A guest post by Stephen Grant
My first descent into the underground vault took place in 2007 during a short-term Folger fellowship. Since a Summer Retrospective is the order of the day with The Collation, I should like to acknowledge the Feb. 16, 2012 post honoring fellowship administrator, Carol Brobeck. With a tape measure stuffed into a side pocket, I trailed Betsy Walsh, head of reader services, as she led me to yards of shelving supporting dozens of gray archival boxes 10 x 13 x 4” laid out horizontally that formed the Folger Collection she called “Folger Coll.” The Sept. 26, 2017 Collation post is a tribute to Betsy. “What had I signed up for?” I wanted to learn. You see, while the other 39 fellows that year came to consult the collecTION, I would do that but concentrate on the collecTORS. We tallied 25 linear feet. I found the figure staggering, but good to know. My fellowship evaluation sheet submitted to Carol on Bastille Day 2008 was entitled, “Initial research for a biography of Henry and Emily Folger.”
Johns Hopkins Press released Collecting Shakespeare: The Story of Henry and Emily Folger on the Ides of March 2014. The first biography of the founders appeared four score and two years after the Folger Shakespeare Library was dedicated on Shakespeare’s 368th birthday in 1932.
Prior to becoming a biographer I was a deltiologist. Collins Dictionary defines deltiology as the collection and study of picture postcards. Before I authored two biographies I wrote three books on vintage postcards of Guinea in West Africa, Indonesia in South Asia, and El Salvador in Central America, published in those countries.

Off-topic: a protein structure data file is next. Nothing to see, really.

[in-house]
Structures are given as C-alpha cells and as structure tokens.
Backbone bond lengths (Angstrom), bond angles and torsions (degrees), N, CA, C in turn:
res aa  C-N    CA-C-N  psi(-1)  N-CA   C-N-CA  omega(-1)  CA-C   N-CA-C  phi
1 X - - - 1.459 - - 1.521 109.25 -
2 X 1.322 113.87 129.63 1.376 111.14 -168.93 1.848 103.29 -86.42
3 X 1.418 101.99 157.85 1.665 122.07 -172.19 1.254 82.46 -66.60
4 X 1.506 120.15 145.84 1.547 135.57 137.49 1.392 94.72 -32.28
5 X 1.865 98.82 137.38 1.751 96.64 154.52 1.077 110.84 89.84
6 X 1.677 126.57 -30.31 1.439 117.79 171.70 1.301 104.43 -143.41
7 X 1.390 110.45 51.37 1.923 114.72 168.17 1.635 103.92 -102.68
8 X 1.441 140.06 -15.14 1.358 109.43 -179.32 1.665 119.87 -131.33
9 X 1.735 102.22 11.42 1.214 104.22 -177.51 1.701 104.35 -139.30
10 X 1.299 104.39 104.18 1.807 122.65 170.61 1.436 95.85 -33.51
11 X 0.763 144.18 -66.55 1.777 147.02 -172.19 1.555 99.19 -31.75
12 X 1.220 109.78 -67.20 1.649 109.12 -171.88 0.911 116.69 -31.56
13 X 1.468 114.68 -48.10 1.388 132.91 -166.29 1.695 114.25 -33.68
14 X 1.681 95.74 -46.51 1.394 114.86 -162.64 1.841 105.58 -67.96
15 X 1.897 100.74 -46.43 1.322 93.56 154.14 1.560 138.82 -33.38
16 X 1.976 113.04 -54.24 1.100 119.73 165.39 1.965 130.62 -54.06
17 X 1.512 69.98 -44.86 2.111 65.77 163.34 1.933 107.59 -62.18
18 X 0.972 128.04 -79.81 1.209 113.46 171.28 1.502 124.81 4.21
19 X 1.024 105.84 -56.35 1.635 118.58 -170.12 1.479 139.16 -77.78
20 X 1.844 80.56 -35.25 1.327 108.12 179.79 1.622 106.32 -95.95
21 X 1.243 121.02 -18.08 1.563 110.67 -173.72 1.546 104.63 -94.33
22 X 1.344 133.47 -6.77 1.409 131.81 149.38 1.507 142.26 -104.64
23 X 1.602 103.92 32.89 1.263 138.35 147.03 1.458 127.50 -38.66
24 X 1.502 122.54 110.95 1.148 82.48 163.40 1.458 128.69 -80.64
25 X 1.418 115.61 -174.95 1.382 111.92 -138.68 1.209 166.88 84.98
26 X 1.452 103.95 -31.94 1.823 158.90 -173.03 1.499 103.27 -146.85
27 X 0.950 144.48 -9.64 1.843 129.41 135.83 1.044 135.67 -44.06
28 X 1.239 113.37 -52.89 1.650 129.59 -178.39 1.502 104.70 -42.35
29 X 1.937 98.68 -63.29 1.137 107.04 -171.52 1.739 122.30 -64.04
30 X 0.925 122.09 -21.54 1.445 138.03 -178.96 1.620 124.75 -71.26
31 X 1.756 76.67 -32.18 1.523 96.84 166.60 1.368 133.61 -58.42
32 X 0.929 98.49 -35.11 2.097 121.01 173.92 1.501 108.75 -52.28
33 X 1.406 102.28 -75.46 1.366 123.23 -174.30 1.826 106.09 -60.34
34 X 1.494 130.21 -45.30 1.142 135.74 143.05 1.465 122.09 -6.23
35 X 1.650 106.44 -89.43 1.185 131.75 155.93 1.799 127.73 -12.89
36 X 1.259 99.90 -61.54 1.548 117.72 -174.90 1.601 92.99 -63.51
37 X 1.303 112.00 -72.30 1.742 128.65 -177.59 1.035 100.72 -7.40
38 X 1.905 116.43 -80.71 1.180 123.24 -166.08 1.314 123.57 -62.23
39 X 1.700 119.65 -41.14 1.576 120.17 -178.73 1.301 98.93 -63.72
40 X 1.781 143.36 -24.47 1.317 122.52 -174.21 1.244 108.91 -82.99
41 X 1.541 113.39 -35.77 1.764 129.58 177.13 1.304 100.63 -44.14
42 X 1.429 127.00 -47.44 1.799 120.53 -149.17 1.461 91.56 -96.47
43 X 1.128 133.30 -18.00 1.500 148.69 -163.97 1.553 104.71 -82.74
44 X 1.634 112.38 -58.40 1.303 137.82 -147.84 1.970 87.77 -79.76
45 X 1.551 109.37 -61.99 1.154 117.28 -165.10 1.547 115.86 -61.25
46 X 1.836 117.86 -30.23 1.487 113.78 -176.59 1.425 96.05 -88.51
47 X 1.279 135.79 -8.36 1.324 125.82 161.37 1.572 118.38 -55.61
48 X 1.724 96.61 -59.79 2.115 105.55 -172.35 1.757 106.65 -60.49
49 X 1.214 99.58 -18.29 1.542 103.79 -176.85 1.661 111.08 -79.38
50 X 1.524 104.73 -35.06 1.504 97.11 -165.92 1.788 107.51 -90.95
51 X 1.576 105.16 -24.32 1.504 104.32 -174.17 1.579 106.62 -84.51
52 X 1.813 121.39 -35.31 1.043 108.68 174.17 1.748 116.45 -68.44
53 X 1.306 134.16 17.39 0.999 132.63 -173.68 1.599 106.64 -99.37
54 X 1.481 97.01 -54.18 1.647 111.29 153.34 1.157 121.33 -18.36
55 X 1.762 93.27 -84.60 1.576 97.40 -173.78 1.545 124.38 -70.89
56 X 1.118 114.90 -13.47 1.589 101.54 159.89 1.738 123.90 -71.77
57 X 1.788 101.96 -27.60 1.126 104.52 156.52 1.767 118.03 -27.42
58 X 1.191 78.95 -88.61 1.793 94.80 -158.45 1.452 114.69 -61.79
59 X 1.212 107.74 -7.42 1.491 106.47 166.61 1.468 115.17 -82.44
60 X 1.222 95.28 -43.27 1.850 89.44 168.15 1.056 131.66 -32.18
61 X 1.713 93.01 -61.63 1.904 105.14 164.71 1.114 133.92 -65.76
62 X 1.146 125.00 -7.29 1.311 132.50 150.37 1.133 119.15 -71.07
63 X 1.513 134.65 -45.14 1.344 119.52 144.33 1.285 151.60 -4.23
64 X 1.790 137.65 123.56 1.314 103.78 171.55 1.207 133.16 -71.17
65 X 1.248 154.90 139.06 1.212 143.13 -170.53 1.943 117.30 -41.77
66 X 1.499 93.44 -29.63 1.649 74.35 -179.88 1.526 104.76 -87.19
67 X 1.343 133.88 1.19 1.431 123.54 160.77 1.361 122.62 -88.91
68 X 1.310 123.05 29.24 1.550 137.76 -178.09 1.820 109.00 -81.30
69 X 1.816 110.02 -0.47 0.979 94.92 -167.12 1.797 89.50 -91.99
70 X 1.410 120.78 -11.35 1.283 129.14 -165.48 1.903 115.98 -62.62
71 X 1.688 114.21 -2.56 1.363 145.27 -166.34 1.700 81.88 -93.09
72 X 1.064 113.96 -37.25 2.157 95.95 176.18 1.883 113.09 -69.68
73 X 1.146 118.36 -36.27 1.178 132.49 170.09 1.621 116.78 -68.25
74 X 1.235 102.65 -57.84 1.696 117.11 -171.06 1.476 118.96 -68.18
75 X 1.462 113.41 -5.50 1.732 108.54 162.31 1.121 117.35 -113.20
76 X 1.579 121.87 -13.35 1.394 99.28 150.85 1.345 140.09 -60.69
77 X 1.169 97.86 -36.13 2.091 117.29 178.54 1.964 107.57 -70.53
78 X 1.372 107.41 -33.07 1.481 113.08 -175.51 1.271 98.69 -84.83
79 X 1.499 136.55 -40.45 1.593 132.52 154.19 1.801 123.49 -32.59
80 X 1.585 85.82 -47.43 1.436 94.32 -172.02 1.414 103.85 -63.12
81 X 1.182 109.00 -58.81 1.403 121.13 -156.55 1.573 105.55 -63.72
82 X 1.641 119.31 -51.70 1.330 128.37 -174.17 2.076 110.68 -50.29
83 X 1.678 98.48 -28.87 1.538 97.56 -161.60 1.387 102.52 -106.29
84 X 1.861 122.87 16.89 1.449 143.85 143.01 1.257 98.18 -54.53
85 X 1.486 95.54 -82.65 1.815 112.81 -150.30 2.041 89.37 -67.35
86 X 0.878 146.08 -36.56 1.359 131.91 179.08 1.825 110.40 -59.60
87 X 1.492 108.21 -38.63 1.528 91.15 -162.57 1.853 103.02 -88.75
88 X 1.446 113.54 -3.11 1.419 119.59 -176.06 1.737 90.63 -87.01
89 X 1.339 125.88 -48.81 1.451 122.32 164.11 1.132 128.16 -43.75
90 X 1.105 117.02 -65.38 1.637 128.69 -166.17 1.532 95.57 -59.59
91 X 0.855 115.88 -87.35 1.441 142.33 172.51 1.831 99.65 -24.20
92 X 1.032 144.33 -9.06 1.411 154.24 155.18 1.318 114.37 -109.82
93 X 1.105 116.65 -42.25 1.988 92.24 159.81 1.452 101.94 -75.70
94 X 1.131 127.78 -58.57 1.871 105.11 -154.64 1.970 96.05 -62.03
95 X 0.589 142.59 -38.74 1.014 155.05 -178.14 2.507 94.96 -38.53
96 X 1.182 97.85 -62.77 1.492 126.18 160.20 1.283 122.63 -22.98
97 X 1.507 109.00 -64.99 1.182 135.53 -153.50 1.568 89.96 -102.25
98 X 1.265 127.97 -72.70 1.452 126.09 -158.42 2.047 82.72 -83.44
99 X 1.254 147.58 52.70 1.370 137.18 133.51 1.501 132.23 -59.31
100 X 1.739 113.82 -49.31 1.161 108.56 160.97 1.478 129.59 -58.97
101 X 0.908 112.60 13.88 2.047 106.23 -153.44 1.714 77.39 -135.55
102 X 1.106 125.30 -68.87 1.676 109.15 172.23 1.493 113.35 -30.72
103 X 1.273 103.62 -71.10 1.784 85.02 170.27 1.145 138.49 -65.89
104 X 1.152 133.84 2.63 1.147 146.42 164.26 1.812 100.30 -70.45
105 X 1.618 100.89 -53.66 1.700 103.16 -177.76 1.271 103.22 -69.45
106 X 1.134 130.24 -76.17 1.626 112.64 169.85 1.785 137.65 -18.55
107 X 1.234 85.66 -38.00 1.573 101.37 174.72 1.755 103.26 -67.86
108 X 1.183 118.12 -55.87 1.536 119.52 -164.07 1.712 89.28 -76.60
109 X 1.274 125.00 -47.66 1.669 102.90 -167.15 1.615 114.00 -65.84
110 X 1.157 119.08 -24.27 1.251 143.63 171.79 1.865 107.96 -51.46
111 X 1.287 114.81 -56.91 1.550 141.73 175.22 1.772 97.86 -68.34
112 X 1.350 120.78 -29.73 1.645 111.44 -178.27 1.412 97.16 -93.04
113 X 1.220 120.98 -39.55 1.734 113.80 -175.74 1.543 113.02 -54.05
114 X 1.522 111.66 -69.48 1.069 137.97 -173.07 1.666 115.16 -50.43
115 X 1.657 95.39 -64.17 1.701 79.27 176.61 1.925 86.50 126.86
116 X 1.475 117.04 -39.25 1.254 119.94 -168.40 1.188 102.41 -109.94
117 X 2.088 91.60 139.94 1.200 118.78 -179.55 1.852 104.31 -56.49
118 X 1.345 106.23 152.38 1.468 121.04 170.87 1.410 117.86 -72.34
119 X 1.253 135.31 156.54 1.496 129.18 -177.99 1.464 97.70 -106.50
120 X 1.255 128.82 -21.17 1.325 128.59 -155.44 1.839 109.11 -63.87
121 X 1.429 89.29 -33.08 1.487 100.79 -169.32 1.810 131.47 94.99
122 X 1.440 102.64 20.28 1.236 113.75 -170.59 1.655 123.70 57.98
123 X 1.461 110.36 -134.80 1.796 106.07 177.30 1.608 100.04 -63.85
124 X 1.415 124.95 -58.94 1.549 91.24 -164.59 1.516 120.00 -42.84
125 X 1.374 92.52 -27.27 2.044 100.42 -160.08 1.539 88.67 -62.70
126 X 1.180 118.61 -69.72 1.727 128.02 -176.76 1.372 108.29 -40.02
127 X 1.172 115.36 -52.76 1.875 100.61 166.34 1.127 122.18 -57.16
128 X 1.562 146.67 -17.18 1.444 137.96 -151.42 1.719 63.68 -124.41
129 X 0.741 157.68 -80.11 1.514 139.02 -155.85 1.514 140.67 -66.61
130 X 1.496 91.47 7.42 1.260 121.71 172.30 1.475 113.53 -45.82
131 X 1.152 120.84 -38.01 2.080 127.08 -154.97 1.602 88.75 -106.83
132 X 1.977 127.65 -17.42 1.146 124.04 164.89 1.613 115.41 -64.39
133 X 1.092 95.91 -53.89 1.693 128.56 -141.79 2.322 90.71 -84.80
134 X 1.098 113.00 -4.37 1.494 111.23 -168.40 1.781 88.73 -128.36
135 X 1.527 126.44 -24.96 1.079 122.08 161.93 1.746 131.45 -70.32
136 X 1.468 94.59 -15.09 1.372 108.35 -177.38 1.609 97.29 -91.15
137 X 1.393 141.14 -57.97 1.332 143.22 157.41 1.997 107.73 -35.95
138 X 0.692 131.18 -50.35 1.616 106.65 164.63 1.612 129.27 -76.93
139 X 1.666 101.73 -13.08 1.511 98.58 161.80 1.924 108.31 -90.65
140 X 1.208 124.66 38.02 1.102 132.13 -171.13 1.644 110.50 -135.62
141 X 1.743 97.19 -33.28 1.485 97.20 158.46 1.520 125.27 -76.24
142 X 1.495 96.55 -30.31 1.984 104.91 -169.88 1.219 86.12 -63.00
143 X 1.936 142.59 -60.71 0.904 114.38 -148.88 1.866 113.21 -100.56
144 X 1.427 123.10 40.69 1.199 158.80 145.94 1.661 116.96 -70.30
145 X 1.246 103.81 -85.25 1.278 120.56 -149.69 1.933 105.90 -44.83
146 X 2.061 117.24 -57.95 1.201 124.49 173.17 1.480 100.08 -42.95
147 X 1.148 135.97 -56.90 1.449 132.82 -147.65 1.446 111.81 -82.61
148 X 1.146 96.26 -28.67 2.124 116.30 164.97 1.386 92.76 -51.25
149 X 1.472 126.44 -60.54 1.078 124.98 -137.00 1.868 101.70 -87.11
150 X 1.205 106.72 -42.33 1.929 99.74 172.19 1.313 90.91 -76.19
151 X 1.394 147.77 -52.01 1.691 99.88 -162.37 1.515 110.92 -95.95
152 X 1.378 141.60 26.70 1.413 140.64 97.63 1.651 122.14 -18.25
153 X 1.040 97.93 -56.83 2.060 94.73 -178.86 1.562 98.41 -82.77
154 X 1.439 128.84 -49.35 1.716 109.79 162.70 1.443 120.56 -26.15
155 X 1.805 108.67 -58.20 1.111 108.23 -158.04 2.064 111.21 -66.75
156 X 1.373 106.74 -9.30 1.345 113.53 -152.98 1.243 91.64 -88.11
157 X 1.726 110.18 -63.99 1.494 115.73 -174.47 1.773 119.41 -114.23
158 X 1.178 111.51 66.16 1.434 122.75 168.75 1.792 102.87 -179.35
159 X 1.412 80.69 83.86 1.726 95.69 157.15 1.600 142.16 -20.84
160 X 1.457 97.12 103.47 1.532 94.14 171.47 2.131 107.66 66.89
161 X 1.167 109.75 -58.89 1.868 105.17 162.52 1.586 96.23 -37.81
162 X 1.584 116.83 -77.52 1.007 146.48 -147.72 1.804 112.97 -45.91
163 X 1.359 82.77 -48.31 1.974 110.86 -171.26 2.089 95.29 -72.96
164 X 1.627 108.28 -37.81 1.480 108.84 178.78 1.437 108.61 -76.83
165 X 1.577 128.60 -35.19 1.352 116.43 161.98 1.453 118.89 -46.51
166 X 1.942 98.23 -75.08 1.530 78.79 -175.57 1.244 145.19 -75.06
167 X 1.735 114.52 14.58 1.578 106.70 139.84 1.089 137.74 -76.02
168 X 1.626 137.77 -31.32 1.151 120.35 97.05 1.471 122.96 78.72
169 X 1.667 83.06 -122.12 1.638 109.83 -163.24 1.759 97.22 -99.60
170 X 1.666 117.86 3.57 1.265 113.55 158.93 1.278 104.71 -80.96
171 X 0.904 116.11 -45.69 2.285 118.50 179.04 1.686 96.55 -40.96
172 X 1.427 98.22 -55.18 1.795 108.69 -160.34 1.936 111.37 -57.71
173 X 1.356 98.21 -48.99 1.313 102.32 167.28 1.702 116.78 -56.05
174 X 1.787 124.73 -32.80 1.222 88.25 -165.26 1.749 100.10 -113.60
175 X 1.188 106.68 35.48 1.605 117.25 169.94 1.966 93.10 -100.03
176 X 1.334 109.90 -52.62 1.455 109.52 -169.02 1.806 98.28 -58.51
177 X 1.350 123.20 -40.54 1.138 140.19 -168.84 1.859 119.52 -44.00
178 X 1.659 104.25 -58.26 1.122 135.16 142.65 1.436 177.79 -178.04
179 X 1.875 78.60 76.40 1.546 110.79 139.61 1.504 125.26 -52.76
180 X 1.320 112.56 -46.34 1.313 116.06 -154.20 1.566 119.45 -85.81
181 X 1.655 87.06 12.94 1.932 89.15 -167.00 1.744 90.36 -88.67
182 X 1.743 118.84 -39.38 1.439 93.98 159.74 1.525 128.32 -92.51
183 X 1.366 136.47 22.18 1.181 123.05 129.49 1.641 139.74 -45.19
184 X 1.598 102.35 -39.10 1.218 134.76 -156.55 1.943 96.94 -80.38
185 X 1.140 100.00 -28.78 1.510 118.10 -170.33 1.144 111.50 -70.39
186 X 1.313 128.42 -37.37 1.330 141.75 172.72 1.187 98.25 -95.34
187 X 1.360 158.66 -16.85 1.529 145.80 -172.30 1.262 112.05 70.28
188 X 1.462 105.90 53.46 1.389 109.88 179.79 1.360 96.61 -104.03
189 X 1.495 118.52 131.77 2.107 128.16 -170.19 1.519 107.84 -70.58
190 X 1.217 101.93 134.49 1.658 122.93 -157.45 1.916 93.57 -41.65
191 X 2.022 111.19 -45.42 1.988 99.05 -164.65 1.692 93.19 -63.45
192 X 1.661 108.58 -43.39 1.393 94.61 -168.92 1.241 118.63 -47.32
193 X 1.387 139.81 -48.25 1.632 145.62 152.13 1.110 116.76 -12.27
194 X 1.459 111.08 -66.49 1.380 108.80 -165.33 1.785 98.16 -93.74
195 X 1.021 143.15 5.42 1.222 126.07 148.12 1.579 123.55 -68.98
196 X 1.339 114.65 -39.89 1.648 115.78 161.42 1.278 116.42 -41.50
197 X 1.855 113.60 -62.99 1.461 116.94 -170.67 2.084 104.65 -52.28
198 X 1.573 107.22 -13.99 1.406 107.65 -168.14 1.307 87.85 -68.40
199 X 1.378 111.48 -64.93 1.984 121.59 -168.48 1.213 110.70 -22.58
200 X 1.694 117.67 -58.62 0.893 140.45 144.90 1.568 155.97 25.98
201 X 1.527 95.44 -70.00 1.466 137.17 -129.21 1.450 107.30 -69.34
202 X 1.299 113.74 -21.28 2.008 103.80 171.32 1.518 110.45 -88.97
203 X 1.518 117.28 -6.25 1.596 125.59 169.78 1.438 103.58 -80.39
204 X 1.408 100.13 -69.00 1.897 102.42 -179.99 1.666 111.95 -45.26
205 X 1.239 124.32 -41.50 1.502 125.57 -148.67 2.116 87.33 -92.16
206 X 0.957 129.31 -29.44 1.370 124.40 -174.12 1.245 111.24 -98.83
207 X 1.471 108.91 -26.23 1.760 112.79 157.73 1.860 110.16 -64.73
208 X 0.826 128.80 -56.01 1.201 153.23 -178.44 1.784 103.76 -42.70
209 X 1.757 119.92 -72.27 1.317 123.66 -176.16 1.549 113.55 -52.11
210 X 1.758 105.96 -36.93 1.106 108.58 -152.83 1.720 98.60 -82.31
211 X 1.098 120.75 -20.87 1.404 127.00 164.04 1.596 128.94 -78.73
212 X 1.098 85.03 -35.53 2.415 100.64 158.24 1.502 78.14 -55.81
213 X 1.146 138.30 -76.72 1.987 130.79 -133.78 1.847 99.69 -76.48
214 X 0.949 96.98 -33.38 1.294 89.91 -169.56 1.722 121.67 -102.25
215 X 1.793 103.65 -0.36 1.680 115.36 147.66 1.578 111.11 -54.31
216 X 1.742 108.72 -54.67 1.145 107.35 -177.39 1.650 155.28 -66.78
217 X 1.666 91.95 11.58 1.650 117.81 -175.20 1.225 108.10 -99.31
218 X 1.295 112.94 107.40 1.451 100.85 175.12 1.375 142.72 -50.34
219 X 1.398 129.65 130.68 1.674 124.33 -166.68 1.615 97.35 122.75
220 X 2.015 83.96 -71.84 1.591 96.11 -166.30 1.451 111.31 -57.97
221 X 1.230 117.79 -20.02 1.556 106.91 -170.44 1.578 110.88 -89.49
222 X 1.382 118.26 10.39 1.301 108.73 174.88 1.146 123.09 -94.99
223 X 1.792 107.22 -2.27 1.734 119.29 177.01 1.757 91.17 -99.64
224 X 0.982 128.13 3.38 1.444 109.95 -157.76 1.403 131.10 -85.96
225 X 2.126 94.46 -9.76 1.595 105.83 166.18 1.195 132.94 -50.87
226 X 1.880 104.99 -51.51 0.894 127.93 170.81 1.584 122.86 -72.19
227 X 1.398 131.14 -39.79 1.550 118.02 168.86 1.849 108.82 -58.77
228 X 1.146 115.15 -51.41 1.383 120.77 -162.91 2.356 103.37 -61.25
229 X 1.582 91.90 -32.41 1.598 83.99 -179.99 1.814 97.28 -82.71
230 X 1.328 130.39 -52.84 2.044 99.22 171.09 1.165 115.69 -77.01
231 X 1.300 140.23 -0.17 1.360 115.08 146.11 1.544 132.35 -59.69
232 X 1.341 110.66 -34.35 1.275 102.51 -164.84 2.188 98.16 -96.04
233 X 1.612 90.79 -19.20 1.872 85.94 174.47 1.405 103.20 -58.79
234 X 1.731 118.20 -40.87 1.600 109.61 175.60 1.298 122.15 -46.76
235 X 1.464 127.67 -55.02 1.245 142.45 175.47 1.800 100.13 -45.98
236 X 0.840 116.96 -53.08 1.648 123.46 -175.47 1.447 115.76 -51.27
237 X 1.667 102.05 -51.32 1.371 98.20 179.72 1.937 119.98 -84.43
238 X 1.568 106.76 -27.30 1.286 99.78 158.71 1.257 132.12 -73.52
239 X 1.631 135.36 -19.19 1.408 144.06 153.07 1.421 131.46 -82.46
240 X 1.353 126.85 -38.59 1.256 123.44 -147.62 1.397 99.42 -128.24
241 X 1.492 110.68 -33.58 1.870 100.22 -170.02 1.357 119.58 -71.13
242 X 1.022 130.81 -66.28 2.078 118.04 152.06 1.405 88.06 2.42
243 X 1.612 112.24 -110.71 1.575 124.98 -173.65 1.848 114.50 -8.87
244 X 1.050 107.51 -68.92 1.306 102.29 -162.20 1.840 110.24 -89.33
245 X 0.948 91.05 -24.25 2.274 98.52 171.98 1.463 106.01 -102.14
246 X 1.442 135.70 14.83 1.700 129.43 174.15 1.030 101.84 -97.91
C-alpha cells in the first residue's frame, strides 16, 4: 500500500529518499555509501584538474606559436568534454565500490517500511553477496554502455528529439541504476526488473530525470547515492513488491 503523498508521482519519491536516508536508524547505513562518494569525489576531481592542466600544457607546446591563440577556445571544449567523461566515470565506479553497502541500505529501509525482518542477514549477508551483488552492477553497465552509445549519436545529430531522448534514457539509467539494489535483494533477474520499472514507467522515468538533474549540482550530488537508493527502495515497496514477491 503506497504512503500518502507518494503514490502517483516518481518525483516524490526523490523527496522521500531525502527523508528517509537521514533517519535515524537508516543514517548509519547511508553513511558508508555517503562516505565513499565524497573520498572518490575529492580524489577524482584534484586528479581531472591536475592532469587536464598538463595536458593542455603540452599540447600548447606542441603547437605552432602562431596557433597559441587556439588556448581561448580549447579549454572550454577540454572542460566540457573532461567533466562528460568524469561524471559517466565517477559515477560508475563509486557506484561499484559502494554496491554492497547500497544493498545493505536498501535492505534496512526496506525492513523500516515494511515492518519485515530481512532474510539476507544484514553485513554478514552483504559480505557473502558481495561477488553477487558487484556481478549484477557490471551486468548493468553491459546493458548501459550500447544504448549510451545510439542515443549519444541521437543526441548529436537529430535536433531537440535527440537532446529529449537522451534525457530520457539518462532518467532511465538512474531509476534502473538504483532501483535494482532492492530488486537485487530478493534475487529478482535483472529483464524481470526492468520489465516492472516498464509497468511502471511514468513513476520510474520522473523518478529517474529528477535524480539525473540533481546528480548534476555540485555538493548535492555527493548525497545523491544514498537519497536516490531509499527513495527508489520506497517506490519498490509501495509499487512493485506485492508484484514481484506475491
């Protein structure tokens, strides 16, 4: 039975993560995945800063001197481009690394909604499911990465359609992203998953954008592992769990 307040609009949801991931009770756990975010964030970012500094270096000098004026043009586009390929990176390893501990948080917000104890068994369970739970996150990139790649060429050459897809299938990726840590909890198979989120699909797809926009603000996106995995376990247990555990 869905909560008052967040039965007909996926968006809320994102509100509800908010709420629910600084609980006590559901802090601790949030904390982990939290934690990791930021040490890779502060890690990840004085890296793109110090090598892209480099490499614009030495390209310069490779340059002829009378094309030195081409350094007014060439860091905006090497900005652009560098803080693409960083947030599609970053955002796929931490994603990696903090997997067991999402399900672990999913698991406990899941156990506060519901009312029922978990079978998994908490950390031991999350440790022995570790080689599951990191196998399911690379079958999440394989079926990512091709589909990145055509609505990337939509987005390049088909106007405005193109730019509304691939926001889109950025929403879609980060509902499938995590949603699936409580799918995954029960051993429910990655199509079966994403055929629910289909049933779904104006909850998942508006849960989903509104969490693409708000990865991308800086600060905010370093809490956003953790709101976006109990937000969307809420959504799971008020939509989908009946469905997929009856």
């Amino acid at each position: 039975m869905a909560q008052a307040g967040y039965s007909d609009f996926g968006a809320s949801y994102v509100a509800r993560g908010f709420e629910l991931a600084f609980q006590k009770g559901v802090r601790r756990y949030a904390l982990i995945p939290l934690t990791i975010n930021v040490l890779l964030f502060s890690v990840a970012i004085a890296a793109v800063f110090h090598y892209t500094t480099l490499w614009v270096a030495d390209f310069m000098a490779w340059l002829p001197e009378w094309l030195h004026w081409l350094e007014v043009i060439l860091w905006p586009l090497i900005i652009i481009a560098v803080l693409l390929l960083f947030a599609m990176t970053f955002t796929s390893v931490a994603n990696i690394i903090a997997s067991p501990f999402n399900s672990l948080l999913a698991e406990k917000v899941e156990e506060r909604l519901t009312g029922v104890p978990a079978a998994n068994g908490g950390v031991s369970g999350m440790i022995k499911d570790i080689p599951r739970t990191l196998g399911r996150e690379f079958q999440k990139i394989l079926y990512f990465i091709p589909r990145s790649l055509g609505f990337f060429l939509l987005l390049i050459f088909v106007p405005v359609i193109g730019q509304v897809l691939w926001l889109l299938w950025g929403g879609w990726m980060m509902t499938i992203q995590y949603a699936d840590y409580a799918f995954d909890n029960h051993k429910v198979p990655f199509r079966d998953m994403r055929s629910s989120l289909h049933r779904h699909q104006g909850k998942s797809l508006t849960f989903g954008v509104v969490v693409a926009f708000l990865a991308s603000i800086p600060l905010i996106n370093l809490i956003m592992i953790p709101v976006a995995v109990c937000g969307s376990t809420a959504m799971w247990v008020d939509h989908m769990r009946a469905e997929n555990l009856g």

My posts for The Collation will center on postcards in the Folger Archives boxes. For this initial post, we will scrutinize together the earliest-dated postcard.
Truth be told, it is not a Post Card. It’s clearly labeled at the top center, “U.S. Postal Card.” There’s a difference. A postal card has postage imprinted on the card by a postal authority before it is sold in a post office. The postal value is part of the printed design. The “U.S. postage one cent” value is embodied in the first female to grace a U.S. postage stamp. She is referred to as “Liberty.” The color of the stamp is black. The head is in profile looking left. On the stamp is written “U.S. POSTAGE ONE CENT.” A stern imperative: “WRITE THE ADDRESS ON THIS SIDE – THE MESSAGE ON THE OTHER. How different from picture postcards today where you have address and message on the same side.
When Henry Folger was in college, the U.S. postal system was in its infancy. The first U.S. postage stamp was issued in 1847. The first postal card in 1873, when President U. S. Grant (no relation) after much hesitation approved the measure. For me, a collector, feasting my eyes on a first-generation postal card in the Folger collection is a huge thrill.
Let’s direct our attention to the postmark, “Amherst Mass Jul 1.” In 1879 the dummies in the Amherst post office on North Pleasant St. do not yet have a rubber stamp that includes the hour of mailing OR the year. How unhelpful!
The card is addressed to Mrs. H. C. Folger Jr. at 72 Quincy St. in Brooklyn. That address is expected because it’s where Henry’s parents live. I have stood in front of 72 Quincy. In 2009 I took me a local guide and walked around his Brooklyn neighborhoods; and where his parents lived, and Emily Jordan, his wife-to-be.
Now let’s turn the card over.